As I was composing the list of flower-laden springtime games that Paste published just last month, it quickly became apparent that one particularly recognizable spring plant deserved a list all to itself: The cherry tree. More specifically, the brilliant pink flowers whose significance in Japan has made them an exceptionally familiar sight in game landscapes today. We may be just past the peak of cherry blossom viewing season, but it’s never too late to acknowledge the widespread and often breathtaking use of these iconic pink blooms in videogames.
Mr. Flower is far from the most important character in the Wii classic Okami, but his quest line is among the more charming ones that the player can complete. This colorful man helps the celestial wolf (and main character) Amaterasu restore the flowers to the corrupted cherry trees scattered around his city… Or rather, Amaterasu helps him by casting a spell that can revive plants while Mr. Flower performs his special dance, “The Gura Shuffle.” This then feeds into another quest where a sickly old man is returned to health only upon seeing the cherry blossoms returned to their full glory. This isn’t the only time cherry blossoms appear in the game, and they are also used to great effect in some of Okami’s promotional art, providing softness in stark contrast to Amaterasu’s bold, fiery design.
Perfect Cherry Blossom is the seventh game in the cult favorite bullet hell shooter series, Touhou Project. Its story revolves around an endless winter, as the energy of spring is being used to feed a demonic cherry tree, coaxing it towards a full and “perfect” state of blooming. There’s also an ancient (and obviously incredibly powerful) corpse sealed beneath said tree and, well, you can probably guess how things work out with that. The plot itself aside, it’s pretty darn clever to invoke the image of cherry petals swirling in the wind for a bullet hell game that has players both dodging and delivering projectiles in increasingly elaborate patterns.
Tengami is something like a digital, playable pop-up book. You explore environments, solve basic puzzles, and interact with the papercraft world on your screen as you might interact with it if it was sitting on a table in front of you. Cherry trees play a big part in Tengami, not only as an aspect of its rich watercolor environments but also as the central point around which the game itself unfolds. It’s a short and relatively simple game, however, so I’ll avoid spoiling the experience in too much detail.
There have been several creatures in the Pokémon universe whose designs take advantage of cherry blossom imagery. Evolving from a pair of cute cherries still on the stem, Cherrim is certainly the first that comes to mind. A fourth generation grass type, Cherrim actually has two distinct appearances: Its “Overcast Form” looks more like a hybrid between an eggplant and a bluebell, while its “Sunshine Form” is crowned with recognizable notched pink petals. My own favorite cherry blossom infused Pokémon, however, are a little more subtle than Cherrim and make their first appearances in the series’ fifth generation. The forms of Deerling and its evolution, Sawsbuck, both change depending on the seasons. In spring, wide-eyed Deerlings sport a bright pink pelt, while the pink flowers adorning Sawsbucks antlers around the same time of year are hard to miss.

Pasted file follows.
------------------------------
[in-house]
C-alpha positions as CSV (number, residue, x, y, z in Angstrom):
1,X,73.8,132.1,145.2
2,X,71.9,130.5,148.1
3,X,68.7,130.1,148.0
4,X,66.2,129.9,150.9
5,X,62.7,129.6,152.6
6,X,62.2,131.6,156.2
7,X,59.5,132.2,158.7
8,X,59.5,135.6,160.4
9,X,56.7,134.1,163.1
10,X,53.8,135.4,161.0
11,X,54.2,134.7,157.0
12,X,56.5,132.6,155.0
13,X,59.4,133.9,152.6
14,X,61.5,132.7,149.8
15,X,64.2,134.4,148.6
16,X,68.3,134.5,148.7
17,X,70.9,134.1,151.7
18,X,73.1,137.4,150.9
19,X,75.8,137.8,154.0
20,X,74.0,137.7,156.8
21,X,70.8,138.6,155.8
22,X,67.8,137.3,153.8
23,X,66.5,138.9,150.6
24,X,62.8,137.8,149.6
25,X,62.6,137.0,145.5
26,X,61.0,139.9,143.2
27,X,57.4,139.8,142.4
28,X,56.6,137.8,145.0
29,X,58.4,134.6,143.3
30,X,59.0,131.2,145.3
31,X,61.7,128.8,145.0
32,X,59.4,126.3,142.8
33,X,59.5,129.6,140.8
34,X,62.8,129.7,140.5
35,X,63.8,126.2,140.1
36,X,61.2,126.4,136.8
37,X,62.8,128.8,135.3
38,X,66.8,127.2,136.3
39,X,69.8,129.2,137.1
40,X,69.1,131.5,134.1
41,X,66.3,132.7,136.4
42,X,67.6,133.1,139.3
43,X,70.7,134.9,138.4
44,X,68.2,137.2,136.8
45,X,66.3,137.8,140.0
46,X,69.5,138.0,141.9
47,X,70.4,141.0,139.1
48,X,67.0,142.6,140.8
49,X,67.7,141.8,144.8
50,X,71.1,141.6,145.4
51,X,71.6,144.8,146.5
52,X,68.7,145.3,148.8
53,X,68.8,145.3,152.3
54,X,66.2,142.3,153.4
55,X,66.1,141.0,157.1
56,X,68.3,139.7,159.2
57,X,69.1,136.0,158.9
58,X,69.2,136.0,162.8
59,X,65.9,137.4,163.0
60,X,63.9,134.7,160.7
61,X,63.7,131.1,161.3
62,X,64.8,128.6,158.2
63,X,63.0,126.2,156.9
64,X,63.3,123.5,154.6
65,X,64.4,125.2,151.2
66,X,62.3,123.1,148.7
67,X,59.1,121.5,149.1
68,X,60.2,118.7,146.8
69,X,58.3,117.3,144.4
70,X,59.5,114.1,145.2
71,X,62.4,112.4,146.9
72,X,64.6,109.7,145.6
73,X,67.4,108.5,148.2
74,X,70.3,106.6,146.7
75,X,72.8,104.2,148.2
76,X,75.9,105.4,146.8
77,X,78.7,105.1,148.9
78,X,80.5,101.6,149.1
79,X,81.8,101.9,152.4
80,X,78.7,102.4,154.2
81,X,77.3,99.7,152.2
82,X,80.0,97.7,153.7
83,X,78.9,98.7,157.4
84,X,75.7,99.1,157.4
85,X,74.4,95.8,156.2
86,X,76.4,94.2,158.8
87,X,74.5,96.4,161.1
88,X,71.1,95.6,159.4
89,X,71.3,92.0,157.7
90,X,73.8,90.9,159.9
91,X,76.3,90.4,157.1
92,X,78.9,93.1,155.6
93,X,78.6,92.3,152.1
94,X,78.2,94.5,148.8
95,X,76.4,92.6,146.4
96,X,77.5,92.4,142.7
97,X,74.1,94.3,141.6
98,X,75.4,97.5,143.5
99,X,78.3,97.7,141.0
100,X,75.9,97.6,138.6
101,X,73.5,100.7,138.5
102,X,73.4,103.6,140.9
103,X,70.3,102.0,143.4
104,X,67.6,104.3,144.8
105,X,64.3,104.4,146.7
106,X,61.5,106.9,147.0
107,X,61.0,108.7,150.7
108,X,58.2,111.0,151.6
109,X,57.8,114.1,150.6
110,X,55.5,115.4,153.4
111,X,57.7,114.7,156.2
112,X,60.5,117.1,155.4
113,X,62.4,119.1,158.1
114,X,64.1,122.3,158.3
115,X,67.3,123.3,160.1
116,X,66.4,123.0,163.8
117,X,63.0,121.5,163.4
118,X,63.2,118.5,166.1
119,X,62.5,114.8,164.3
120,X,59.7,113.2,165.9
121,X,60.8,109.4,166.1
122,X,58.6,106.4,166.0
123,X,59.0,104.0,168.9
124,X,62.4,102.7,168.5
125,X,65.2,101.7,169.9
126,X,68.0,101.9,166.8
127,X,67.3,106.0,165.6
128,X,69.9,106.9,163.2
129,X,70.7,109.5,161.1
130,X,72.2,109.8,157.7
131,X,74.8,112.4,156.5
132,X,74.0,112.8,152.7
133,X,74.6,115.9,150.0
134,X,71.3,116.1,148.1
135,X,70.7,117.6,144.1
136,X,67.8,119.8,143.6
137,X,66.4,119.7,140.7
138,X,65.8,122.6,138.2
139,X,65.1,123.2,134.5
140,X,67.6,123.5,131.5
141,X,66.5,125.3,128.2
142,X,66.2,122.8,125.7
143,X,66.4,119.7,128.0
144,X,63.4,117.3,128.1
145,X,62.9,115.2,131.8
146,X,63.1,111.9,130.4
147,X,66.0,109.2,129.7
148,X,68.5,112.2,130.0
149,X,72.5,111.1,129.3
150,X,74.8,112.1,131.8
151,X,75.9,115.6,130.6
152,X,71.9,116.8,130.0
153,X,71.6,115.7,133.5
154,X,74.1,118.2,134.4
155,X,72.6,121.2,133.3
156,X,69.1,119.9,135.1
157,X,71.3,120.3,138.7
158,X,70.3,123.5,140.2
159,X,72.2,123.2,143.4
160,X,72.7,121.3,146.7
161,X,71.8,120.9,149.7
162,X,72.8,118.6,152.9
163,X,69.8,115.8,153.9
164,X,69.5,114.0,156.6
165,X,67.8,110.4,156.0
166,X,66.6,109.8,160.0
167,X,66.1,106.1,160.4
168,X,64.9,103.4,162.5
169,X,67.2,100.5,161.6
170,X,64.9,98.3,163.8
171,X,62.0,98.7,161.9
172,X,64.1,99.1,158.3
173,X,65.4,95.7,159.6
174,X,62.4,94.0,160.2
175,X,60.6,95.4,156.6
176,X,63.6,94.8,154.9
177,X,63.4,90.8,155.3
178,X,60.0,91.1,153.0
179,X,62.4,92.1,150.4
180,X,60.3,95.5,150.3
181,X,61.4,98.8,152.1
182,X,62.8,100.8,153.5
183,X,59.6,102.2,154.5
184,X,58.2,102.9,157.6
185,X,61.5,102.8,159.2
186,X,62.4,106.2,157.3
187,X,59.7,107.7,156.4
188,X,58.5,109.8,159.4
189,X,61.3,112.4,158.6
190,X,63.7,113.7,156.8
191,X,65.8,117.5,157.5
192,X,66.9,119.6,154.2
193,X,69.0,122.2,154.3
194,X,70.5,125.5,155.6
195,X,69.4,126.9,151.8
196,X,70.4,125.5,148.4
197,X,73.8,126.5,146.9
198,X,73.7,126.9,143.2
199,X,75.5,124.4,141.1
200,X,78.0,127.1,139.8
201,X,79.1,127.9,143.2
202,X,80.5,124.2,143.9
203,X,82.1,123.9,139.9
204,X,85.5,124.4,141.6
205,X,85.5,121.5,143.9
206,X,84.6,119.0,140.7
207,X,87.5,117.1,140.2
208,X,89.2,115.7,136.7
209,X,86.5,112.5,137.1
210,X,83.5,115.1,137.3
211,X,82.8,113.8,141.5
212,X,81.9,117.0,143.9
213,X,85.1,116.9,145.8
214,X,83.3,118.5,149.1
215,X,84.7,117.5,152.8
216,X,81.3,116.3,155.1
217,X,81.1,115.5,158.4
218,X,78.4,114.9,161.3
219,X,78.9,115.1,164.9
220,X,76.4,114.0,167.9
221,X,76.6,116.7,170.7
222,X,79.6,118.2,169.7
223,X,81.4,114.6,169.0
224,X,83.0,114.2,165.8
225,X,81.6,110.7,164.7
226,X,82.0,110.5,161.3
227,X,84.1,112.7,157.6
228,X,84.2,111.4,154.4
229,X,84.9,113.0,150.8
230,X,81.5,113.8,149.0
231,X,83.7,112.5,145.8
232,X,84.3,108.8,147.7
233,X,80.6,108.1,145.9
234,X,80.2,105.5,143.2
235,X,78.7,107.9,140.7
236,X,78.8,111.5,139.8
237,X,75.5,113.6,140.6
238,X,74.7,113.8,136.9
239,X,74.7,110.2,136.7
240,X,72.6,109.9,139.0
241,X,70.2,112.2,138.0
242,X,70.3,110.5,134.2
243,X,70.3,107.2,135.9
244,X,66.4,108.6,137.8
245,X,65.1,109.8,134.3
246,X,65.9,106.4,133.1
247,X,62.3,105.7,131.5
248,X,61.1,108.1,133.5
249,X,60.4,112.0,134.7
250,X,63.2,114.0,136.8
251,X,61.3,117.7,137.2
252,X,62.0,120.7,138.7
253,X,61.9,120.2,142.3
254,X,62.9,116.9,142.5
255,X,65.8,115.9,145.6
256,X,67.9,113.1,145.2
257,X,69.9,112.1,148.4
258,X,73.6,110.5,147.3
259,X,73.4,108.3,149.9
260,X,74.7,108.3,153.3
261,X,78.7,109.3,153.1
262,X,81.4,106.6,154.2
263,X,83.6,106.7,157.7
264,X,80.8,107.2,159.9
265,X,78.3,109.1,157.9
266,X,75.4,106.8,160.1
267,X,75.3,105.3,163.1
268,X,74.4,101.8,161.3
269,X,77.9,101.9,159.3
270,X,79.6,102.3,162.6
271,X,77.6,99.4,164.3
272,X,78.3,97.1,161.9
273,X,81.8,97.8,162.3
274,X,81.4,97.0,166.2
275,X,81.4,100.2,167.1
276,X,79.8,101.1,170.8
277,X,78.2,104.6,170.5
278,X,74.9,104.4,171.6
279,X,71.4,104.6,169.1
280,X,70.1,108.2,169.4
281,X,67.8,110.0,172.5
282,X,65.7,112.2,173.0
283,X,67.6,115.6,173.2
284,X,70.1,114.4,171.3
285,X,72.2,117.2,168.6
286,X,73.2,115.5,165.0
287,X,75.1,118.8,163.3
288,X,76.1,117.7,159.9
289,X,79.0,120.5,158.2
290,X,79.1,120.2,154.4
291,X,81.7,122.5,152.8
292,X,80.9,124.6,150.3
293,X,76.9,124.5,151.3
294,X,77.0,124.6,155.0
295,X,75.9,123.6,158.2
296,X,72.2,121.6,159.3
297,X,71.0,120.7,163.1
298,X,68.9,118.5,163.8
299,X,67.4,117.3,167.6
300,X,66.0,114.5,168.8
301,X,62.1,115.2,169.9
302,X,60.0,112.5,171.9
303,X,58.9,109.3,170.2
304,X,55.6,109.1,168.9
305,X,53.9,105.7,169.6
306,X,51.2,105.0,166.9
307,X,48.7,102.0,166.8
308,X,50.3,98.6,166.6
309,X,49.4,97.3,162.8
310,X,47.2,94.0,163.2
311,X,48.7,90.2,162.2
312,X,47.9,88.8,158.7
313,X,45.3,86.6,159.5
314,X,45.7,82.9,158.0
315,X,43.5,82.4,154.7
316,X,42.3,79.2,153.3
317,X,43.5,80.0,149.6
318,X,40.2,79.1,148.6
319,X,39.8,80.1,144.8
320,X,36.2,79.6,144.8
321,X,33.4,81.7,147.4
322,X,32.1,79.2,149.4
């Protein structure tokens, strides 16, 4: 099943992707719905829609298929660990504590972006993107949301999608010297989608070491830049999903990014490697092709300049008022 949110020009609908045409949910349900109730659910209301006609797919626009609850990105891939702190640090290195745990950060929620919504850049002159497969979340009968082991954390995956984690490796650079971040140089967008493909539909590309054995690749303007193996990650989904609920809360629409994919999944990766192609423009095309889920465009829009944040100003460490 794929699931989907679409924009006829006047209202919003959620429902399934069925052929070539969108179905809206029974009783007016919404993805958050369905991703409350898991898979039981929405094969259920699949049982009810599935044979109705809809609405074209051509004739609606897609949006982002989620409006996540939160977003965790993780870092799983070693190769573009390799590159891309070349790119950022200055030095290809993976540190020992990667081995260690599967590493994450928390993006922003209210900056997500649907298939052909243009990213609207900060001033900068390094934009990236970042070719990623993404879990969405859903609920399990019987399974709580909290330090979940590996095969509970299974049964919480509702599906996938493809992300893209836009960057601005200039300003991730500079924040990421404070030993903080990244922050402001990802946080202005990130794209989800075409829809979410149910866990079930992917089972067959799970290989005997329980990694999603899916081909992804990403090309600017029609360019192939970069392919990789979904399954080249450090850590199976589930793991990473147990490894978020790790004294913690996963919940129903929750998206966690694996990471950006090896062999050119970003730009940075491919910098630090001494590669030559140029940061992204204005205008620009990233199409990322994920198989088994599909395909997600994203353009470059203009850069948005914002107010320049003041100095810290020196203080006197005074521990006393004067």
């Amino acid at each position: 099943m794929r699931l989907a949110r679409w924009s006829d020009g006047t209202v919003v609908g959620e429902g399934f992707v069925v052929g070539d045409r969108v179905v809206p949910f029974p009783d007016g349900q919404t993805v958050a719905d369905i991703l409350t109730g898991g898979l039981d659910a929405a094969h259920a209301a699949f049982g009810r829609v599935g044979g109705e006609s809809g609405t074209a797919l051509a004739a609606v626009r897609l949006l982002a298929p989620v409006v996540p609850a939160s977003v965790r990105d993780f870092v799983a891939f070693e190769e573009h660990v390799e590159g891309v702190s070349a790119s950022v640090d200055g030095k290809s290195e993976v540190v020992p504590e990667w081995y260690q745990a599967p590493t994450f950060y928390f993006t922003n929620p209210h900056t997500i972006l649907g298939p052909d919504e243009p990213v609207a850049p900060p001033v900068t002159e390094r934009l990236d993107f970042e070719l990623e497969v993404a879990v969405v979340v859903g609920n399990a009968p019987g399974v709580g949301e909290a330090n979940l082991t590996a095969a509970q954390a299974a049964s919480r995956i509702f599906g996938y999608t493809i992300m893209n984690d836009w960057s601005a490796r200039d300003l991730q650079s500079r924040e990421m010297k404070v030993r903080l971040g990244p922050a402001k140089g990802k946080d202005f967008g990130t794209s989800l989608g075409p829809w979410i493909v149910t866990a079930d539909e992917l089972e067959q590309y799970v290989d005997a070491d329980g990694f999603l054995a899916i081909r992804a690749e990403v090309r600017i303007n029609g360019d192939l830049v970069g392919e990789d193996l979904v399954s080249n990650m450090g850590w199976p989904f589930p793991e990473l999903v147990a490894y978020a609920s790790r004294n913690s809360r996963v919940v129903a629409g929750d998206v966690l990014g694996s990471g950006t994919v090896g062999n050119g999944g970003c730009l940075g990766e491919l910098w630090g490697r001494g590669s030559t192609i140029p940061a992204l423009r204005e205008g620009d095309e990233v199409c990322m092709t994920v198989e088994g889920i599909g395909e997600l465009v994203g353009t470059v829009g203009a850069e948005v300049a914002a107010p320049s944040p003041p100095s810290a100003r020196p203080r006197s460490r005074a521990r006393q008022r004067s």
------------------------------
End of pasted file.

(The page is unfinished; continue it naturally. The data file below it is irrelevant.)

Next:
The high contrast, ultra-saturated look of Muramasa’s art really makes it pop on the screen, and its use of cherry blossoms only underscores that. The clusters of lantern-lit pink and lavender draped in front of the murky darkness make up only a narrow slice of the many stunning backdrops in this stylish sidescroller, but they’re easily among the most impressive.
One of the reasons that many games employ these vibrant pink cherry blossoms, even when developed in a place where the sight is far less common or culturally significant than in many parts of Japan, is likely because it can be hard to differentiate the appearances of trees between spring and summer otherwise. Think about it. Winter treetops are skeletal and bare, while in autumn red, orange and yellow are all viable options. But spring and summer are pretty much stuck sharing green, and for games that need to convey (or at least emphasize) the changing of seasons through their graphics, those eye-catching pink trees are one of the easiest ways to go. I can’t say with any certainty that that’s the case with Proteus, a game that involves meditatively exploring a forested space as the seasons pass, but it’s as plausible a reason as any. Proteus’ graphics, which nod towards the Commodore 64 era of gaming, don’t leave much room for detail, so communicating with broad, bold visuals like those pink treetops definitely goes a long way.
An endless number of games have included cherry trees blooming in the background of their stages and environments, but Bushido Blade earns its place on the list purely because of how memorable its cherry blossom grove stage remains. For many players it’s still the quintessential Bushido Blade level, the first one that pops into mind when the game is mentioned and the first one to be chosen when the game is played.
Cherry trees have been a part of Animal Crossing for quite some time now. There’s the traditional flower-viewing holiday on its calendar, not to mention stationary, fashion and furniture invoking those iconic pink blooms. In the latest game in the series, Animal Crossing: New Leaf, falling cherry blossoms are even a weather type that can come up in the spring. Just like rain and snow, pink petals will occasionally tumble and twirl down from the sky over your town. It’s a very pretty (not to mention relaxing) sight, worth loading up your town even now to see.
Janine Hawkins is a games writer based in sunny Canada. You can find her written and video work on HealerArcherMage.com or follow her on Twitter @bleatingheart.